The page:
Let’s begin your focus training with a simple self-assessment to measure the duration of your focus.
You can complete this exercise anywhere, so wherever you are right now is more than adequate. We’re simply going to be focusing on the opening and closing of your fists.
To begin, sit up straight and rest one of your wrists onto your knee with your palm facing the ceiling. Which hand and which knee you use doesn’t matter.
Slowly open and close your hand. Begin with your hand open, like you’re accepting money, then curl your fingers into a fist, hold for a second, and return to your starting position with your hand open.
Repeat this movement, and focus on nothing but the opening and closing of your hand for as long as you can manage. Open, close, hold. Open, close, hold. When you feel your focus drift from the task, stop the exercise and we’ll recap below the graphic.
How easy was it for you to hold your attention? How long did you maintain your focus before your mind wandered? Were you able to focus for a number of minutes or only a number of seconds? If your focus didn’t hold for very long, you are not alone. Our minds thirst for information, and in the Digital Age, we’re accustomed to finding that information everywhere, all the time.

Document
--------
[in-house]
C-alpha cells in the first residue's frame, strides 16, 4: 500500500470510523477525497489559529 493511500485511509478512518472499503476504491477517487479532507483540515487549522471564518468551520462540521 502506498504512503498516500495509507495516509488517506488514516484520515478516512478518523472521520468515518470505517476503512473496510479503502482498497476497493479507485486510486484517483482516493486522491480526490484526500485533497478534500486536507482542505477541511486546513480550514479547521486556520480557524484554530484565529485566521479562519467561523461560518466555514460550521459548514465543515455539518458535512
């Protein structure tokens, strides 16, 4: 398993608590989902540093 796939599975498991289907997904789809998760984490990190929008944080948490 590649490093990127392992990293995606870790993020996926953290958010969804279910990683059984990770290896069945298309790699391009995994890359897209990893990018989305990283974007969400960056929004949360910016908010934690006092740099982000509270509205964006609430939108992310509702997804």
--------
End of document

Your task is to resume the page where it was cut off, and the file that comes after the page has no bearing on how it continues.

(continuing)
For most of us, this means that our attention tends to volley quickly from task to task, instead of zeroing in on what’s in front of us, or what’s important in the present moment. It isn’t that we lack attention. We have no less attention now than in any other modern era. It’s that the duration of our attention has shortened to include a greater number of competing interests.
If we’re to begin controlling our focus in a way that optimizes our performance, we must first learn how to focus intentionally. This starts with building the duration of our focus, and our resistance to distraction—and to be clear, a distraction is considered to be anything that takes our minds off of what we need to be doing right now to achieve our goals.